"When John Paul II ascended to the papacy . . . [he] clearly understood that the institution he led------rotted in long-standing ancient and medieval traditions, yet operating under a mandate for change------could only effectively implement change when it was integrated into the continuity of tradition. Change had to be interpreted not as a break with the past, but as flowing out of the doctrinal teachings and the historical experiences of the past. Otherwise, change could bring a rupture of the continuity of the tradition, and, consequently, could pose a further threat to an already fragile institutional structure." [p. 149-150, emphasis supplied]
    One can discount Sherwin's caricature of the Church as "rotted in long-standing ancient and medieval traditions" without dismissing the astuteness of his observations. They are delivered without polemics or invective, as are his observations that, despite the insistent overtures made by John Paul [which Sherwin applauds] [13], 13. And Sherwin points out a legitimate, if narrow, arena for interreligious co-operation when he observes: For John Paul II, one of the driving forces behind interreligious dialogue is the attempt to forge an interreligious alliance against a common enemy and challenge, that is, atheism, secularism, and materialism, which he sees as being at the root of dehumanization and as inimical to human life, dignity, and freedom." (p. 155) John Paul's prime motivations for interreligious dialogue, however, in my view anyway, are positive, not negative. interreligious dialogue between the Church and Judaism:
    ". . . is not a dialogue, but two monologues speaking different languages. While theological concerns have been of paramount importance to the Church, and while the Church has recast its theology in terms of its relationship to Judaism, and while John Paul II has formulated a Catholic theology of Judaism, there has been little reciprocity from the Jewish side. Little attention has been paid in the Jewish academic, religious, or communal arenas to re-casting the often negative classical Jewish theological attitudes and views of Christianity." [p. 159]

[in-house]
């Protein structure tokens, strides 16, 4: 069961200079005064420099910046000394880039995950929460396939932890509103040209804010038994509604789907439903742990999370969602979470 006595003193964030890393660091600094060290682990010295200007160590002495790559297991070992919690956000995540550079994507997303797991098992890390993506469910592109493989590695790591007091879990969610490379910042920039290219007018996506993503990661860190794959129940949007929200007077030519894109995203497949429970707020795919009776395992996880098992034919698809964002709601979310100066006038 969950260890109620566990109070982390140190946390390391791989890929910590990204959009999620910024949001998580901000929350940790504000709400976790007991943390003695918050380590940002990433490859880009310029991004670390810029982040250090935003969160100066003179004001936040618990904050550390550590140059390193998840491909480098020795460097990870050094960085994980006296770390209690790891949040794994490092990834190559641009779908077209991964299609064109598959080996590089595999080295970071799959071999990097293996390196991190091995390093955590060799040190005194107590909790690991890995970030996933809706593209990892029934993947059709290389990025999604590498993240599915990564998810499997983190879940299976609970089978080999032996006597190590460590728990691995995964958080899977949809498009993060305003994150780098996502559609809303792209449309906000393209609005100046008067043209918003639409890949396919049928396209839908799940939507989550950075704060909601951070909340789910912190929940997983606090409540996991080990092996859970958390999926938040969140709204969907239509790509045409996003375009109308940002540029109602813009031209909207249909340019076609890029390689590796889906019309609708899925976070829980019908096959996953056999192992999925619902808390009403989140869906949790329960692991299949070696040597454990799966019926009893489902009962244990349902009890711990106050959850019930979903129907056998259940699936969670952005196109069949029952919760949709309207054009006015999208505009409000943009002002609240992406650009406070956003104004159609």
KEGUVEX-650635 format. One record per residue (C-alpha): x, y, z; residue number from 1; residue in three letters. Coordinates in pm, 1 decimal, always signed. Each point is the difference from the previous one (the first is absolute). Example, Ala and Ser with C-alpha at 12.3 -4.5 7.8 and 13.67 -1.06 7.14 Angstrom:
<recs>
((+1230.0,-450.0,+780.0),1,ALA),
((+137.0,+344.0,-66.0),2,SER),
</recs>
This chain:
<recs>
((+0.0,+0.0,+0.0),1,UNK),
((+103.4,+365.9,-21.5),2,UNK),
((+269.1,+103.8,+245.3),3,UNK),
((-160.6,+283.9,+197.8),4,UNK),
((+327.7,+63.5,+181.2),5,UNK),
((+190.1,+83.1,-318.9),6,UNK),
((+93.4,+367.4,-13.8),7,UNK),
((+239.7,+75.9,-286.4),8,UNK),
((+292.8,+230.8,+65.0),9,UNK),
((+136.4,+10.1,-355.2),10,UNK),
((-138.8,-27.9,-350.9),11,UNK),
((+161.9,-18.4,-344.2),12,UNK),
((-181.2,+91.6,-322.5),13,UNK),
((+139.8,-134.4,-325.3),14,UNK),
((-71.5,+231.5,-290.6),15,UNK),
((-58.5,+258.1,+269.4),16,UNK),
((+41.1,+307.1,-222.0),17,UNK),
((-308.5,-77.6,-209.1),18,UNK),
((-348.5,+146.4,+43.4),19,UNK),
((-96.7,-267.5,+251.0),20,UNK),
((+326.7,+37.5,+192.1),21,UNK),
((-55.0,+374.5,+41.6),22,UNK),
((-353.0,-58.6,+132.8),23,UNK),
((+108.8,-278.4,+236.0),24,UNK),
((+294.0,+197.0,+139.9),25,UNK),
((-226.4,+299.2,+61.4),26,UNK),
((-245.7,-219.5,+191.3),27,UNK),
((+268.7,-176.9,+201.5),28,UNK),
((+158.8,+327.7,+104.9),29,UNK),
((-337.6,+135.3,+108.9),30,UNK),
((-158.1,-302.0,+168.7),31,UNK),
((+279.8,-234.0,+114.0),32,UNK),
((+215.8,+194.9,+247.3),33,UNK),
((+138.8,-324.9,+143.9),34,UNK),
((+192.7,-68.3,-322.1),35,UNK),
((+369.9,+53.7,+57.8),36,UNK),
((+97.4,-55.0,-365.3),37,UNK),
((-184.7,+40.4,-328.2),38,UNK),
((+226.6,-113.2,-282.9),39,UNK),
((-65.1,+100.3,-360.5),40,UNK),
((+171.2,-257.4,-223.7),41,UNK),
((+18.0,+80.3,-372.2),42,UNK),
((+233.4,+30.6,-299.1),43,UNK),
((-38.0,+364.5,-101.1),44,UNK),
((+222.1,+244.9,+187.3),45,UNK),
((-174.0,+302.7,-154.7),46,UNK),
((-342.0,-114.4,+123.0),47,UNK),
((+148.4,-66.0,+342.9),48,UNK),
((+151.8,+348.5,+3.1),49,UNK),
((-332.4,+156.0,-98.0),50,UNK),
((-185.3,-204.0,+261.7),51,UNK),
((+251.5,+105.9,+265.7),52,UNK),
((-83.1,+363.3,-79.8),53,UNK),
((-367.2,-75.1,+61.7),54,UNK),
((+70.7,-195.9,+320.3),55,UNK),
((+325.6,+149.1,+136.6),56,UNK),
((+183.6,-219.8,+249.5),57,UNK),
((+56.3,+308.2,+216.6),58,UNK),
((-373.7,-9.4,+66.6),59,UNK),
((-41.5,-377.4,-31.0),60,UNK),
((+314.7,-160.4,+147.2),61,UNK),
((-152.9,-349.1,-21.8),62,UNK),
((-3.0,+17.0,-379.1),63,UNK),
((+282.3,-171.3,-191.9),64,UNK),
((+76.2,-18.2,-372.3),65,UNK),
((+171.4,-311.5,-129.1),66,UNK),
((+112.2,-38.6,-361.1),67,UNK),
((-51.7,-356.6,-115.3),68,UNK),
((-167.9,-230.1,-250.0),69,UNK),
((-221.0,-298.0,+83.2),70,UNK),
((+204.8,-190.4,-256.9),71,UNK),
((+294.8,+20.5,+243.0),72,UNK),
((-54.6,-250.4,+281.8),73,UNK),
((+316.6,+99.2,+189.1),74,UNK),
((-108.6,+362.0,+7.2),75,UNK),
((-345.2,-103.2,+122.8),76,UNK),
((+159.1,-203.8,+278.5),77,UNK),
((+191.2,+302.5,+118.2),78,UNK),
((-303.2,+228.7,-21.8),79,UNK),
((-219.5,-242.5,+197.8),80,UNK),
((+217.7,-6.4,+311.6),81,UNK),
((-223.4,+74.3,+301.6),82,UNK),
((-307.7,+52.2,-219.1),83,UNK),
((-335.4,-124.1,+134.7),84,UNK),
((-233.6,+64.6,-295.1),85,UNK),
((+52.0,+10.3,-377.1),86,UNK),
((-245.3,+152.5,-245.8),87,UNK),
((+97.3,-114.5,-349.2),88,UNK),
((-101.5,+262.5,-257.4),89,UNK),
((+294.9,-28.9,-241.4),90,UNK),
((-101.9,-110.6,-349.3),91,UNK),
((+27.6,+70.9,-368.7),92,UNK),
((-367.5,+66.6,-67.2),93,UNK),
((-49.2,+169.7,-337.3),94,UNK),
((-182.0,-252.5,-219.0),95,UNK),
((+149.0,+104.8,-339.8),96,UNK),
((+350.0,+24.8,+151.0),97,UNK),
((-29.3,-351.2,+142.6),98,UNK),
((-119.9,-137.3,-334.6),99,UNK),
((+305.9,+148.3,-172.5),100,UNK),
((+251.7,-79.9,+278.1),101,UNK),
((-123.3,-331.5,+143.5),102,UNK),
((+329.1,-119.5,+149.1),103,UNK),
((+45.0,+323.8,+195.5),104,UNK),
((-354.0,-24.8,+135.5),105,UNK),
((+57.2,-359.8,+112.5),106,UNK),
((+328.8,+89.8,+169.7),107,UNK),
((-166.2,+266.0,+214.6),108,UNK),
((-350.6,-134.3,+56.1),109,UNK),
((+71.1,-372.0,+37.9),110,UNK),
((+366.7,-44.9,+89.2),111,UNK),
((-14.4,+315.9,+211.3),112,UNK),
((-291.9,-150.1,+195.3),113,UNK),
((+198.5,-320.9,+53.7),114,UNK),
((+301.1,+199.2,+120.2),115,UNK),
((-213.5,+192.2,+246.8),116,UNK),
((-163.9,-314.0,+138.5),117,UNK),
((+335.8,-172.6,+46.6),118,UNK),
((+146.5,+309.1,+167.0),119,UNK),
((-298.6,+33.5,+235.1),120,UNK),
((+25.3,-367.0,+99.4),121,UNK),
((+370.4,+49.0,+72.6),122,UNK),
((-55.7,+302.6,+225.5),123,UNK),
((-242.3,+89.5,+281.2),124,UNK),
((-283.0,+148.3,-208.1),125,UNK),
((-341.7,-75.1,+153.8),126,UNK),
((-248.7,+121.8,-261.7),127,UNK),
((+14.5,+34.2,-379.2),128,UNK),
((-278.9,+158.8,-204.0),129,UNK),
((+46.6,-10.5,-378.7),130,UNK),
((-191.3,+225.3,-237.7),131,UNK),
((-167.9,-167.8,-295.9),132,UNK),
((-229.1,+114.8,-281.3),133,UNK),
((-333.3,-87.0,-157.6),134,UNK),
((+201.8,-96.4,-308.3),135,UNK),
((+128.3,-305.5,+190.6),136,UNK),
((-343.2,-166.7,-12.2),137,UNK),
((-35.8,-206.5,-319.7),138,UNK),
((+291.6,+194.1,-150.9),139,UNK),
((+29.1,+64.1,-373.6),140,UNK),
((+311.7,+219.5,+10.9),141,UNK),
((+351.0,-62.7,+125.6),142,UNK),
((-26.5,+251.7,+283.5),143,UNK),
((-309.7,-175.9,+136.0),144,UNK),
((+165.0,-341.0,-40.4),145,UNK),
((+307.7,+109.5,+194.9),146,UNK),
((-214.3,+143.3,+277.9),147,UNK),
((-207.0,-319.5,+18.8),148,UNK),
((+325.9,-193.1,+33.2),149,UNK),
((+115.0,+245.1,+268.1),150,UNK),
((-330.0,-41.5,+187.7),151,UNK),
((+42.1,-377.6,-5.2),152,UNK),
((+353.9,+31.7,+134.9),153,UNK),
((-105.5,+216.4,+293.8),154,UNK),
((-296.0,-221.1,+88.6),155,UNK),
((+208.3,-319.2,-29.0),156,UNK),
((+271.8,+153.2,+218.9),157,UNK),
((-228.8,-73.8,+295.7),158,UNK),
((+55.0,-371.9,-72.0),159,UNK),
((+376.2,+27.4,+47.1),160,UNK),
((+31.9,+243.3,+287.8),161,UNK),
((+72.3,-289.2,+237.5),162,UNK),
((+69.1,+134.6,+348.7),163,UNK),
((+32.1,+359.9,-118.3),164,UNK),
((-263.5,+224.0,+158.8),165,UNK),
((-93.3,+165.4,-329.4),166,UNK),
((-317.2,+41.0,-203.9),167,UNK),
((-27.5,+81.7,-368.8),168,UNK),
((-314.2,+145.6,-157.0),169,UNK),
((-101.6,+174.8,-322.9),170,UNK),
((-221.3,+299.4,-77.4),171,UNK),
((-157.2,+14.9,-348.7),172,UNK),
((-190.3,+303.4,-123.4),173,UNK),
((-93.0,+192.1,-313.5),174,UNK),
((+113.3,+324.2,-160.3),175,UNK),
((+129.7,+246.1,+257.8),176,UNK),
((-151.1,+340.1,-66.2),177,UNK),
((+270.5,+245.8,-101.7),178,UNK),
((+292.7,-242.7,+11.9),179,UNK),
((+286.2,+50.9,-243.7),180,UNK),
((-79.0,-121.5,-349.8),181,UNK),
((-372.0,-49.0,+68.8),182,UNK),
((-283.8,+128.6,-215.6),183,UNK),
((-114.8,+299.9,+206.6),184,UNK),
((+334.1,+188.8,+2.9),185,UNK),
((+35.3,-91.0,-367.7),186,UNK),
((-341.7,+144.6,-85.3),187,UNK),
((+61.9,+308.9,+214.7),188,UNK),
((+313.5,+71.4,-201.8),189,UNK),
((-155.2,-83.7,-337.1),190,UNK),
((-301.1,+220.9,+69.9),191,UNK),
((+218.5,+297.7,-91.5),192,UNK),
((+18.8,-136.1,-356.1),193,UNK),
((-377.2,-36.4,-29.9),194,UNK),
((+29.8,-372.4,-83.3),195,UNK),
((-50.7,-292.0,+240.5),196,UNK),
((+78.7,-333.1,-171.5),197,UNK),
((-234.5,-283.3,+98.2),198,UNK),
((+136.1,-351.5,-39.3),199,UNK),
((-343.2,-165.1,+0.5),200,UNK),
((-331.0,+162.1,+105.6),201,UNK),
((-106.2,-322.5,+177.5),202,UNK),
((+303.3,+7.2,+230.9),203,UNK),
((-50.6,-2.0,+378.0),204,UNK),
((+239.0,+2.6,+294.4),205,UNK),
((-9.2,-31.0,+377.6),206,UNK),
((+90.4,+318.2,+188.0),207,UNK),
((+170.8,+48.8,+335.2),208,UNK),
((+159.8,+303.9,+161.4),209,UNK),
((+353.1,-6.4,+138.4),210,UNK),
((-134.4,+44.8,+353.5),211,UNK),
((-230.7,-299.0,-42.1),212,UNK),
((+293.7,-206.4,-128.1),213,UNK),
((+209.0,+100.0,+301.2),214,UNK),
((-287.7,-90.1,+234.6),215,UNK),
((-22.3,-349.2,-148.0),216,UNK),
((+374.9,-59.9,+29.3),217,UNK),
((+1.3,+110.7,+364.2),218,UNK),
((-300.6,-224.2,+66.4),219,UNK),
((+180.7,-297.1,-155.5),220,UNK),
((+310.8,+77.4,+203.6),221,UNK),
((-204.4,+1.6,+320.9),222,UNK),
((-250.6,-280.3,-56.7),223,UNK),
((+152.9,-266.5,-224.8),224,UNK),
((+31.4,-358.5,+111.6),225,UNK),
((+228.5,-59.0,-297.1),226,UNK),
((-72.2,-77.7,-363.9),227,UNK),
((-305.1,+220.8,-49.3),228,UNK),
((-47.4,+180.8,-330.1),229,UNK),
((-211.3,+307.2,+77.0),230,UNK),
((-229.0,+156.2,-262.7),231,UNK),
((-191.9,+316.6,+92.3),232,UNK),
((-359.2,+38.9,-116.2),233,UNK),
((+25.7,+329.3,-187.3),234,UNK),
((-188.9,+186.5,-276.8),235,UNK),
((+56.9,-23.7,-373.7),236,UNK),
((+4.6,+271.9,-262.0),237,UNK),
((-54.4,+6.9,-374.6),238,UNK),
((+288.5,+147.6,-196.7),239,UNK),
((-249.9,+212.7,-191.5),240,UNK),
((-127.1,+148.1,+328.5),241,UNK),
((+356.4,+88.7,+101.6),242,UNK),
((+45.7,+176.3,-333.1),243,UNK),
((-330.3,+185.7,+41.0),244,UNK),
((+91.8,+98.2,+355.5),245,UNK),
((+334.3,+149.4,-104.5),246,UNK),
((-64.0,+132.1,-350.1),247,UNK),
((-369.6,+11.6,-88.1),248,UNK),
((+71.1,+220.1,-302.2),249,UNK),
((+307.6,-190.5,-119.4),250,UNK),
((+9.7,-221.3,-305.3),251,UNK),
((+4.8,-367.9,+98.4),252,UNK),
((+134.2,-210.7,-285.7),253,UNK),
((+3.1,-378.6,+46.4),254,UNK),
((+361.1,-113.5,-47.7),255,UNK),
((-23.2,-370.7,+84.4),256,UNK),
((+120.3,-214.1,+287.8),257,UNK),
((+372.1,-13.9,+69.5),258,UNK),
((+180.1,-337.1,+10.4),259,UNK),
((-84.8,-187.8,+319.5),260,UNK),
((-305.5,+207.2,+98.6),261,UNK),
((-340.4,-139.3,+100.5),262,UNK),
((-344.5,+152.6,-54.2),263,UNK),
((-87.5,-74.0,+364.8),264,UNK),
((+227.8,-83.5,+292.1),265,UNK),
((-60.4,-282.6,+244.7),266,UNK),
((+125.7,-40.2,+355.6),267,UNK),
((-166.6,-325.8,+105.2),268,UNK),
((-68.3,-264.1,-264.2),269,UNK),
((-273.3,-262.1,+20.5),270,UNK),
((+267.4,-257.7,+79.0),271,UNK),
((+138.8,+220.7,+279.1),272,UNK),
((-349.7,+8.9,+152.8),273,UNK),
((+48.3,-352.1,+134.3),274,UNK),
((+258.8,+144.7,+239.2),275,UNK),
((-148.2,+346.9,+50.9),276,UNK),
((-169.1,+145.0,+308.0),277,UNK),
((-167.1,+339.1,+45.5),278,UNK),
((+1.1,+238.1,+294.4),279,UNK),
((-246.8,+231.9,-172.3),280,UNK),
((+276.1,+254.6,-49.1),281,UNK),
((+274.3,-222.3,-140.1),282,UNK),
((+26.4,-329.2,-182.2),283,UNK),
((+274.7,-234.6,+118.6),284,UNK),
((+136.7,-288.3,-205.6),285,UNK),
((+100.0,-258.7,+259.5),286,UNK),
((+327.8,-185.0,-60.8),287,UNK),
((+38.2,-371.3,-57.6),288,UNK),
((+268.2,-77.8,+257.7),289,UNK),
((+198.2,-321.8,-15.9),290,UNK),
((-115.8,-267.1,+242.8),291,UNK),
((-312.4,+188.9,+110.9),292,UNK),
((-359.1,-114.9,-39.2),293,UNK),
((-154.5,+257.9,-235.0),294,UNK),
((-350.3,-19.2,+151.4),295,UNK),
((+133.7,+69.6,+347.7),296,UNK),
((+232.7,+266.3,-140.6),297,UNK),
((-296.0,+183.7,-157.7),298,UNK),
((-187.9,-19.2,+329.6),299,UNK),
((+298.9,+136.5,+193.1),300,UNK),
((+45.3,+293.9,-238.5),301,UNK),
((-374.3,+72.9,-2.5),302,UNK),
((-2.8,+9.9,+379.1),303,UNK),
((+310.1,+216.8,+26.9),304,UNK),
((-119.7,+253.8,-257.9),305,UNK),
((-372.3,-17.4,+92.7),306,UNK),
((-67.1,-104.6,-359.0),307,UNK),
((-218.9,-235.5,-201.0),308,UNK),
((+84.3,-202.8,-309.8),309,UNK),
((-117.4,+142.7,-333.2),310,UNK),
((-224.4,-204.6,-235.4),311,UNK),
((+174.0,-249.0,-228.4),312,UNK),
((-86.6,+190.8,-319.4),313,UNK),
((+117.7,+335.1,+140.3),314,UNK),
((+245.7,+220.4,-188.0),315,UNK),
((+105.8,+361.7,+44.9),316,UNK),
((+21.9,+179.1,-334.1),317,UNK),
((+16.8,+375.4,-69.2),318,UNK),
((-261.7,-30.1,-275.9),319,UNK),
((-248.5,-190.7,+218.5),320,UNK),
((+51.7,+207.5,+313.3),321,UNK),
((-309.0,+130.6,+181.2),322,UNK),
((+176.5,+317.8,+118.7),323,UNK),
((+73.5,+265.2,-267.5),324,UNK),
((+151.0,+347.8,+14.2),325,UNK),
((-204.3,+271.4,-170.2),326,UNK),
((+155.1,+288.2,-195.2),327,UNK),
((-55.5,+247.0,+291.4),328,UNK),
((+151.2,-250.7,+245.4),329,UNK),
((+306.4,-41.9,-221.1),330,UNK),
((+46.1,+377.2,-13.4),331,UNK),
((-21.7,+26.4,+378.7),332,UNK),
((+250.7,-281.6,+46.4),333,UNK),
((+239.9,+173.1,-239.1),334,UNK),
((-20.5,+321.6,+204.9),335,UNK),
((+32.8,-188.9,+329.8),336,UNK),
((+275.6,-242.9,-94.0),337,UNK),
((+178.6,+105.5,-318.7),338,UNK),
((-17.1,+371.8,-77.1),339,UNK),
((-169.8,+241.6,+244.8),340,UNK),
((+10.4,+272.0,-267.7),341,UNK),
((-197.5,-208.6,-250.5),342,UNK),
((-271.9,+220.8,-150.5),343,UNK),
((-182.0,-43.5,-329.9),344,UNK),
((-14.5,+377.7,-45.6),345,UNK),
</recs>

The "classical Jewish theological attitudes" is an allusion to the Talmud, a systematic blasphemy of Christianity and its Founder------and as an aside, one wonders if John Paul ll would extend his opinion that the Holy Spirit is "present in every human religion" to the anti-Christian Talmud. At any rate, even Cardinal Cassidy admits that interreligious dialogue with the Jews has been lamentably one-sided, [14] 14. But not without humor, unintentional humor, of course. "One of the many incongruities in Catholic-Jewish dialogue as it is actually practiced," writes Sherwin, is that "While the Pope finds abortion, birth control, most forms of infertility treatment, and many positions endorsed by feminists to be immoral, it is precisely these issues that most of the Jewish organizations involved in dialogue with the Church are advocating, for example, a pro-choice stance on abortion. This incongruity deepens when one realizes that Catholic-Jewish dialogue in practice mostly obtains between the Church------a religious institution------and secular Jewish organizations that identify with the ideology the Pope has depicted as the archenemy of religion: namely, secular humanism." (p. 158) expressing "dismay at the widespread lack of Jewish interest in and knowledge of the evolution of Catholic self-understanding with regard to Judaism and the Jewish people." [p. 159]

    Well, really now, why should the Jews, or any other non-Christians, care a wit about our supposed new "self-understanding?" They at least are remaining true to their creeds, false though they are. It generally required martyrdom to crack these tough nuts. After reading John Paul II and Interreligious Dialogue, however, one is left with the impression that not only would a Catholic be a lunatic to die for his Faith, he would annoy the Church hierarchy as well. Where once men saved their Faith by losing their lives, now we lose our Faith because it is no longer viewed by certain churchmen as worth dying for.

EDITOR'S NOTES: We have received the gracious permission of John Vennari, editor of Catholic Family News to reprint various articles he has published in the excellent Roman Catholic monthly publication. This multi-part article is by Mark Fellows, a regular contributor to CFN.

Note: [editor's bold, brackets and italicized for emphasis]


April 2, 2002
volume 13, no. 62